President Trump’s tariffs and tax policy are sinking sales for auto parts suppliers, an industry specialist said Thursday in Findlay.

Sales of cars, light trucks and sport utility vehicles declined in the first quarter of 2019. For the entire year, they are expected to be less than in 2018, said Lawrence Keyler, partner at RSM Global Automotive, Detroit.

“We’re having a tough year for sure,” he said.

Light vehicle sales in the United States are projected to fall short of 17 million this year, for the first time since 2014, he said. In 2018, 17.3 million vehicles were sold in the U.S.

Trump’s tariff’s are “undoubtedly” being felt by parts suppliers, Keyler said.

Increased tariffs and retaliation from other countries could be “devastating,” he said.

Trump’s trade policy already is costing U.S. auto-related companies $3 billion per month, he said.

Add to that increased spending for research and development, and political turbulence worldwide, and the result will be fewer auto parts suppliers and potentially fewer jobs, Keyler said.

But technology advances also could mean more jobs in engineering, technology, infomatics and other science-related fields, he said.

Keyler’s presentation to Findlay manufacturers was sponsored by the accounting firm Gilmore Jasion Mahler.

Tariff troubles are not expected to end soon. But even if they did, suppliers’ costs for research and development of new technology — necessary to stay competitive — will be a continuing burden.

“That investment is significant,” Keyler said.

It will be difficult to maintain both profitability and the investment in technologies, particularly when the technologies will not show returns for three or four years, he said.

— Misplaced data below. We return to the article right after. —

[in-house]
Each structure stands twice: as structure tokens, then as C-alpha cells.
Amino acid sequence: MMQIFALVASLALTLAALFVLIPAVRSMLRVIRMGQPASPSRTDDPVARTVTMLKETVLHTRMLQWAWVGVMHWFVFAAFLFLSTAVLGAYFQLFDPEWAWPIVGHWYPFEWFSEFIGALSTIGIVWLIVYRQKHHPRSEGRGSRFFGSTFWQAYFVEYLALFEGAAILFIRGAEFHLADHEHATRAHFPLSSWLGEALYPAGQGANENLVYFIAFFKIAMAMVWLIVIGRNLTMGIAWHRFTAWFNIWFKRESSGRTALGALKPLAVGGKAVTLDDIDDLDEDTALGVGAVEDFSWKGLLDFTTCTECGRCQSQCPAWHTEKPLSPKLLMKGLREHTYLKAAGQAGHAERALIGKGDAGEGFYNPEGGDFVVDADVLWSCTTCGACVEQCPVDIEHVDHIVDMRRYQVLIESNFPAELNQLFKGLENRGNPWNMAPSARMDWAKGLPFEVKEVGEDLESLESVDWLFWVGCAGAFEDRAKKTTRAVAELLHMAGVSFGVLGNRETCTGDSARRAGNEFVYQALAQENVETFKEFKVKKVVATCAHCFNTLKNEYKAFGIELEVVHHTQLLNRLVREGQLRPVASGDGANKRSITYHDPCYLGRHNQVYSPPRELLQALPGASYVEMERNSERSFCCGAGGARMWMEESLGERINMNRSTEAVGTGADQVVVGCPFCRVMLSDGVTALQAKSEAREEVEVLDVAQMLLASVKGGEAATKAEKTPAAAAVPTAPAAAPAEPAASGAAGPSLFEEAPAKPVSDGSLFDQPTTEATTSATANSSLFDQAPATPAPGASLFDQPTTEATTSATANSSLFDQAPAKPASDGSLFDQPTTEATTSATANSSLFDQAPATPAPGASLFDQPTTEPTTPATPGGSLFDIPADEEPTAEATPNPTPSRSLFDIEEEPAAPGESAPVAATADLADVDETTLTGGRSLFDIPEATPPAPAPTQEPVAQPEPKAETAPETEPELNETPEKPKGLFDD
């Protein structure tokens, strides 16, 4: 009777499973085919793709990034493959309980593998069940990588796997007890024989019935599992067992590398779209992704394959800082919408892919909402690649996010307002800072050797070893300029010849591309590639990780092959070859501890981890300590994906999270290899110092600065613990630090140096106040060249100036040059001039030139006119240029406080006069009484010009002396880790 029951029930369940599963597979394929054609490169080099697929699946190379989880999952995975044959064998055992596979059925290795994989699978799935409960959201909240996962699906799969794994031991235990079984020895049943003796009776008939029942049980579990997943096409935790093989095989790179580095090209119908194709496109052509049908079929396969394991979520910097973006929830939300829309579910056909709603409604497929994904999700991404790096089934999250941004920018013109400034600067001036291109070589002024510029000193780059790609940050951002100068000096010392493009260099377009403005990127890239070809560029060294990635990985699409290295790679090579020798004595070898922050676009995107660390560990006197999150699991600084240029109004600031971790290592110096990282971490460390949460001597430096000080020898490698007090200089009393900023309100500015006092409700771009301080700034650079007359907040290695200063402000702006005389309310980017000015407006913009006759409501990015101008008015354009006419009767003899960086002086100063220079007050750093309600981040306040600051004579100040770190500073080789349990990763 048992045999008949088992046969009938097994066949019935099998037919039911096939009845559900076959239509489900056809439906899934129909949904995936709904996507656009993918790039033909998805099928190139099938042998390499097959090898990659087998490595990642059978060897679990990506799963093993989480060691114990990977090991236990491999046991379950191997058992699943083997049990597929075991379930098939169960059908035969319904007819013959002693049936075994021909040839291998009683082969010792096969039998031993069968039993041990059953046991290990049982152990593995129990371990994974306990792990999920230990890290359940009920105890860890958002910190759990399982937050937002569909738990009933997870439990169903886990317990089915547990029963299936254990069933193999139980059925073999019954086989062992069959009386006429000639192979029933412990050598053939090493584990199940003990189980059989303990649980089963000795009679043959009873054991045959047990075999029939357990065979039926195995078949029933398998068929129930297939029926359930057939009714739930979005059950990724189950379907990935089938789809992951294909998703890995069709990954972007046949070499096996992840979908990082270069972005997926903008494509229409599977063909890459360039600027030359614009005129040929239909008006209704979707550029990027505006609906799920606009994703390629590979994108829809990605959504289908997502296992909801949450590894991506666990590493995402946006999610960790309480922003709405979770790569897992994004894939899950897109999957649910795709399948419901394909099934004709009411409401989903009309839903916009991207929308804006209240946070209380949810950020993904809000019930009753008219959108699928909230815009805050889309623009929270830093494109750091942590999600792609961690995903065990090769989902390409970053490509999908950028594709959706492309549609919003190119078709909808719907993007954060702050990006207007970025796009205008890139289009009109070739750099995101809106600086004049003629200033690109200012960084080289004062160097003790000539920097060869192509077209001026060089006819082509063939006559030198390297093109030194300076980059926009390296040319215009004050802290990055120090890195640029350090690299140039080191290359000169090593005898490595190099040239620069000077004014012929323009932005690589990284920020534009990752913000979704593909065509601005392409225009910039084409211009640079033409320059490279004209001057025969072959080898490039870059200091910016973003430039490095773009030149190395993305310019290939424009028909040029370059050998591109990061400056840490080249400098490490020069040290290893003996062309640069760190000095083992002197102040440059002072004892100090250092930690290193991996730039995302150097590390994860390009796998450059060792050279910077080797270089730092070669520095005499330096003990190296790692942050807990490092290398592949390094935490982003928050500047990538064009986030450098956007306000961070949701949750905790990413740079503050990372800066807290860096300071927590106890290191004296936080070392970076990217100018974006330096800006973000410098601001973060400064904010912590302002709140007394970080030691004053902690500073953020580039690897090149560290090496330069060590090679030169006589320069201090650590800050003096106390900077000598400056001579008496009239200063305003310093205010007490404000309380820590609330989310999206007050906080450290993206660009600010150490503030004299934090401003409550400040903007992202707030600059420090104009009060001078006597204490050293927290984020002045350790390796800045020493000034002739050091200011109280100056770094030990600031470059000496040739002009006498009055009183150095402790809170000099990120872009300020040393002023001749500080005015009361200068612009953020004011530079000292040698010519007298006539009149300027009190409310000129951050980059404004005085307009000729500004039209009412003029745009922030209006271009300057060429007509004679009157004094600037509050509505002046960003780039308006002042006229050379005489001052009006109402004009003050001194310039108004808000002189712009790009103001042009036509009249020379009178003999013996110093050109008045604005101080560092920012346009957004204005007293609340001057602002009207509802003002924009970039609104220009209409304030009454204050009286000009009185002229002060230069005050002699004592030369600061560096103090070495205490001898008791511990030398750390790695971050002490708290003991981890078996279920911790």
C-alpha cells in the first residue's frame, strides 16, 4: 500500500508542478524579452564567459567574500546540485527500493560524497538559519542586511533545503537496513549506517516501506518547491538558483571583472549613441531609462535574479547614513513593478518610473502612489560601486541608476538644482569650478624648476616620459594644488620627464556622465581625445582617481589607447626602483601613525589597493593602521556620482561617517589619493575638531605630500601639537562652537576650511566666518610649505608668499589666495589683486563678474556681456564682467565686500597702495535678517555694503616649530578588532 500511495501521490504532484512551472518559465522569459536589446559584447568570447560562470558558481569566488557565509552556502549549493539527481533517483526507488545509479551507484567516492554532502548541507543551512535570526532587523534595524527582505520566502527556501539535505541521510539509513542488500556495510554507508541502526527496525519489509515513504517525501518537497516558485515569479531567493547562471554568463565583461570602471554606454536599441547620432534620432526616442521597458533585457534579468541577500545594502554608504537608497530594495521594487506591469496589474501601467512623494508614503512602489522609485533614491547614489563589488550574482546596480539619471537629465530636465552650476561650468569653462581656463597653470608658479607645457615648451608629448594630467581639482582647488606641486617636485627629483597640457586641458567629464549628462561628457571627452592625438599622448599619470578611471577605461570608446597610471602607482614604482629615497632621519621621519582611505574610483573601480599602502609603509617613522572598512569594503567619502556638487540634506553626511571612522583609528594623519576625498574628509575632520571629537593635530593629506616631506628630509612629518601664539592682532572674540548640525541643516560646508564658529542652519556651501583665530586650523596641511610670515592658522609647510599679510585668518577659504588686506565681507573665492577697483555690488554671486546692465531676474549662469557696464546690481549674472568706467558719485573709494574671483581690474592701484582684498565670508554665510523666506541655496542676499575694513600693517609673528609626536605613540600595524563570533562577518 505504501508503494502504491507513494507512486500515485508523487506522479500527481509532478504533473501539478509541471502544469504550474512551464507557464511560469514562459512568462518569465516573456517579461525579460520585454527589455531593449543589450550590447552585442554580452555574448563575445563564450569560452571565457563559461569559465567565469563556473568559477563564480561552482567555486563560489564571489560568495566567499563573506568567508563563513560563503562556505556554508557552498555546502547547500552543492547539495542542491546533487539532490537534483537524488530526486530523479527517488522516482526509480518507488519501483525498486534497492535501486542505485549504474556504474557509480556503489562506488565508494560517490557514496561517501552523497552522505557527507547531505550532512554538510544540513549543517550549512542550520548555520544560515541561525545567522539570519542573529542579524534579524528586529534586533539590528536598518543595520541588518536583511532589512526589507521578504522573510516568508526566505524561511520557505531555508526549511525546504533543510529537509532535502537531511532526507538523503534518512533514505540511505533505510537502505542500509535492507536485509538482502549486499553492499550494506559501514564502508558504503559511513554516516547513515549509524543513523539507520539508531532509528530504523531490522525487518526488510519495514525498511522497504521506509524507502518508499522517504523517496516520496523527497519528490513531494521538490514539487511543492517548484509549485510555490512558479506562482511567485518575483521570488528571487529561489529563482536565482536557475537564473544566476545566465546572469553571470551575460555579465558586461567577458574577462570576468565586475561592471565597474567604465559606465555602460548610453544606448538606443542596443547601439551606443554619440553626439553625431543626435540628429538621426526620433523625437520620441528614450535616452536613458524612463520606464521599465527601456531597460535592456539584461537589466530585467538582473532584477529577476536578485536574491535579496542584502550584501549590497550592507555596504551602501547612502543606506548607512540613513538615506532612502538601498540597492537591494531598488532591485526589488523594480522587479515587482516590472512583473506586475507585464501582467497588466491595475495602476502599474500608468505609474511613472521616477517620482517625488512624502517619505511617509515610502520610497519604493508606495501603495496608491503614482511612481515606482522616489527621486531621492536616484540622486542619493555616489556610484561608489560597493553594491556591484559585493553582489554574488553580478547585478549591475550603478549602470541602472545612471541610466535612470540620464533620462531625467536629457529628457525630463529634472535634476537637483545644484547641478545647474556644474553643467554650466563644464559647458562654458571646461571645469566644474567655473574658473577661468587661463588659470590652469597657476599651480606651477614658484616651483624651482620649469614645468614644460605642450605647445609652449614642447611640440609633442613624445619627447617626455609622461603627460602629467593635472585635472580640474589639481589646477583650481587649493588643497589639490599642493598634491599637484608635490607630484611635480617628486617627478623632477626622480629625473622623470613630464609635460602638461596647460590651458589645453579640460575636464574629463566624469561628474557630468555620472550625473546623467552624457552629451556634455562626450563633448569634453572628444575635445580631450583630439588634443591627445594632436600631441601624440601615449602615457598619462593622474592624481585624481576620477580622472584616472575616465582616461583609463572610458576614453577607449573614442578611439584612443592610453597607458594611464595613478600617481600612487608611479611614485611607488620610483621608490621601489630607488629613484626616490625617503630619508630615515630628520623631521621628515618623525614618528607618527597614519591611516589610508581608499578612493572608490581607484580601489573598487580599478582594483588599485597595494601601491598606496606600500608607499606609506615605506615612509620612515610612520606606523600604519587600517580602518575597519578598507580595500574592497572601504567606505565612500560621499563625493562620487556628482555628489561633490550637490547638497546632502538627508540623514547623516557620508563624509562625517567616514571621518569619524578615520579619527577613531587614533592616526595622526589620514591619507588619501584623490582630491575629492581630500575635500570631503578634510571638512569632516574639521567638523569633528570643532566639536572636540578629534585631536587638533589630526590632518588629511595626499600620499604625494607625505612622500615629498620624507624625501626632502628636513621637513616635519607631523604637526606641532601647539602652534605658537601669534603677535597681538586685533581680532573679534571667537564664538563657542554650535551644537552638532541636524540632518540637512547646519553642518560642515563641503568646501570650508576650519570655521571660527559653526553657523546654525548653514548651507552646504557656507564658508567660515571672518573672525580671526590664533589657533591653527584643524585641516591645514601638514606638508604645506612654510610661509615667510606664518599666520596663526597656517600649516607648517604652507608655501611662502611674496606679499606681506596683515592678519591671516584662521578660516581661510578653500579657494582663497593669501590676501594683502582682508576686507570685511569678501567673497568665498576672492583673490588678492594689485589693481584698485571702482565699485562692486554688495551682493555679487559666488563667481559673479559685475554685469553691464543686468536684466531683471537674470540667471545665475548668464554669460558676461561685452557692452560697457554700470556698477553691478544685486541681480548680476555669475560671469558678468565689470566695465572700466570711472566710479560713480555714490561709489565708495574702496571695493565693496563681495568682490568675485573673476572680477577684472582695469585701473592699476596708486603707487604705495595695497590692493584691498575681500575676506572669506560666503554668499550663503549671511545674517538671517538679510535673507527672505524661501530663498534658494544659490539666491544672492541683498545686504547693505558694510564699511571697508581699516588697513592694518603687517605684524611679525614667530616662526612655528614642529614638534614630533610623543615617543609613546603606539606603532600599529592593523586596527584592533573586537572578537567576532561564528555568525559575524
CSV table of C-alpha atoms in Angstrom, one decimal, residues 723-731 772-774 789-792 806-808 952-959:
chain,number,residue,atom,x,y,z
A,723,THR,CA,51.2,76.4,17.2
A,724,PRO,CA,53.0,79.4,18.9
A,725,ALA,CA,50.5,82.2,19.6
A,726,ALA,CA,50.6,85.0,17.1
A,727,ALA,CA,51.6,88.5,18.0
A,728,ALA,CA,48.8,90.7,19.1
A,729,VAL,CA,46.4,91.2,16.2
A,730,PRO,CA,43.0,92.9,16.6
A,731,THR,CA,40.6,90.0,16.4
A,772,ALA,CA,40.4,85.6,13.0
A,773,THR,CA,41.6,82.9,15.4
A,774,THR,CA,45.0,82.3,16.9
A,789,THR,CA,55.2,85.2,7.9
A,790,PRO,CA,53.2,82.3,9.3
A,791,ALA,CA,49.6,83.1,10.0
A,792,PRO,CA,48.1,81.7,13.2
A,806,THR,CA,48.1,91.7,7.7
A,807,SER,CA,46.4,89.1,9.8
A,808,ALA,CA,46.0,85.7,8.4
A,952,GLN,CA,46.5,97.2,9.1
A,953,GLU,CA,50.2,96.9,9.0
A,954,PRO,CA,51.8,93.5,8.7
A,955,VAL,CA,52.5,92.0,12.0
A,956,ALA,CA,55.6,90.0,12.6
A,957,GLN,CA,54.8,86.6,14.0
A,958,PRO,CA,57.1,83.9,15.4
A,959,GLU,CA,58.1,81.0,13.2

Suppliers will likely forge joint venture partnerships either with other U.S. companies or overseas companies.

“That allows them to spread the risk of their investment and still look for a return on that investment,” he said.

He also anticipates parts companies merging or buying each other.

“I think they’re going to be forced to pull together to create a bigger base to spread their fixed costs over so they can continue to invest in those technologies together,” Keyler said.

Keyler also discussed other coming industry and technology changes and their ramifications:

• Autonomous vehicles could become a routine sight on roads in three years, he said. That’s sending shivers through the insurance industry, which would stand to lose much revenue as roads become safer, he said.

• “Someday, not that far out, I’m not talking 20 years” people will routinely buy cars on the internet, using their phone, Keyler said. The car dealer’s building will be smaller, and it will be relatively empty, except for a few chairs. “You sit down, you punch in what you want. (The car model). And I want these features, and I want this kind of engine,” he said.

Then you will put on glasses.

“You’re driving the vehicle. You’re seeing the picture, feeling the road, just like you would if you were to test drive a vehicle,” Keyler said. “And that’s how they are going to buy cars.”

• “Someday we probably won’t have a lot of bricks-and-mortar car dealers,” he said.

But there will be a lot of used car dealers. With all of the expensive technology in vehicles, many people will be unable to afford a new car, Keyler said.

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